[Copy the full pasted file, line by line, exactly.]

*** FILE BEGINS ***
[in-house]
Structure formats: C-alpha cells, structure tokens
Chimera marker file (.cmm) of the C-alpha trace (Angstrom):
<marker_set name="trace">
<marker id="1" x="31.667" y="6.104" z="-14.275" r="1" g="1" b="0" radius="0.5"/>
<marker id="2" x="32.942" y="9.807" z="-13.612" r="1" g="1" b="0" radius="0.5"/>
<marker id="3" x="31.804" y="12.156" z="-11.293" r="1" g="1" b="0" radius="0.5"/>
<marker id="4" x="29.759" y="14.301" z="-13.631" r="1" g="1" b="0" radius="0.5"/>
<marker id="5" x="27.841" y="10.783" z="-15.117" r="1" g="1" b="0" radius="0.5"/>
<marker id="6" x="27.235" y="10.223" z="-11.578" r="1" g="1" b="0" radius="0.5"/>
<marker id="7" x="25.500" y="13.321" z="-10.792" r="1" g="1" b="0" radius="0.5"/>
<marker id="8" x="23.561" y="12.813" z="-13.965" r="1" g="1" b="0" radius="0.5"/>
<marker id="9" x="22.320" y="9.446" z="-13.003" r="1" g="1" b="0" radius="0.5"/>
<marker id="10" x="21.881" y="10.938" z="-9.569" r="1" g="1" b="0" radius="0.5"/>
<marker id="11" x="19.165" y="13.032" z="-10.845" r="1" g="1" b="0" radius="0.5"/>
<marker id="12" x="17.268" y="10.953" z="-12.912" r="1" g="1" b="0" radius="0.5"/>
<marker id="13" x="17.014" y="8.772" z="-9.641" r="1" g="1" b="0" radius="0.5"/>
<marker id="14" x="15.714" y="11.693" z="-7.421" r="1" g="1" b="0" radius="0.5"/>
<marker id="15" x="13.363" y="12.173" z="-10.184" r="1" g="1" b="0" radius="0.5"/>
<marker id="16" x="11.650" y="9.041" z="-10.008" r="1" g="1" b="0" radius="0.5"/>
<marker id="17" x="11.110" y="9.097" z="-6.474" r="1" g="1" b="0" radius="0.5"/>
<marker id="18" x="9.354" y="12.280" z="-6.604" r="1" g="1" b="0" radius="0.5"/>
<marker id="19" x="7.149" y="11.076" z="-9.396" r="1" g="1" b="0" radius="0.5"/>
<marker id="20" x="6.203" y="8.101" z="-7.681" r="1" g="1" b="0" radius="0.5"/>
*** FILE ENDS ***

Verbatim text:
[in-house]
Structure formats: C-alpha cells, structure tokens
Chimera marker file (.cmm) of the C-alpha trace (Angstrom):
<marker_set name="trace">
<marker id="1" x="31.667" y="6.104" z="-14.275" r="1" g="1" b="0" radius="0.5"/>
<marker id="2" x="32.942" y="9.807" z="-13.612" r="1" g="1" b="0" radius="0.5"/>
<marker id="3" x="31.804" y="12.156" z="-11.293" r="1" g="1" b="0" radius="0.5"/>
<marker id="4" x="29.759" y="14.301" z="-13.631" r="1" g="1" b="0" radius="0.5"/>
<marker id="5" x="27.841" y="10.783" z="-15.117" r="1" g="1" b="0" radius="0.5"/>
<marker id="6" x="27.235" y="10.223" z="-11.578" r="1" g="1" b="0" radius="0.5"/>
<marker id="7" x="25.500" y="13.321" z="-10.792" r="1" g="1" b="0" radius="0.5"/>
<marker id="8" x="23.561" y="12.813" z="-13.965" r="1" g="1" b="0" radius="0.5"/>
<marker id="9" x="22.320" y="9.446" z="-13.003" r="1" g="1" b="0" radius="0.5"/>
<marker id="10" x="21.881" y="10.938" z="-9.569" r="1" g="1" b="0" radius="0.5"/>
<marker id="11" x="19.165" y="13.032" z="-10.845" r="1" g="1" b="0" radius="0.5"/>
<marker id="12" x="17.268" y="10.953" z="-12.912" r="1" g="1" b="0" radius="0.5"/>
<marker id="13" x="17.014" y="8.772" z="-9.641" r="1" g="1" b="0" radius="0.5"/>
<marker id="14" x="15.714" y="11.693" z="-7.421" r="1" g="1" b="0" radius="0.5"/>
<marker id="15" x="13.363" y="12.173" z="-10.184" r="1" g="1" b="0" radius="0.5"/>
<marker id="16" x="11.650" y="9.041" z="-10.008" r="1" g="1" b="0" radius="0.5"/>
<marker id="17" x="11.110" y="9.097" z="-6.474" r="1" g="1" b="0" radius="0.5"/>
<marker id="18" x="9.354" y="12.280" z="-6.604" r="1" g="1" b="0" radius="0.5"/>
<marker id="19" x="7.149" y="11.076" z="-9.396" r="1" g="1" b="0" radius="0.5"/>
<marker id="20" x="6.203" y="8.101" z="-7.681" r="1" g="1" b="0" radius="0.5"/>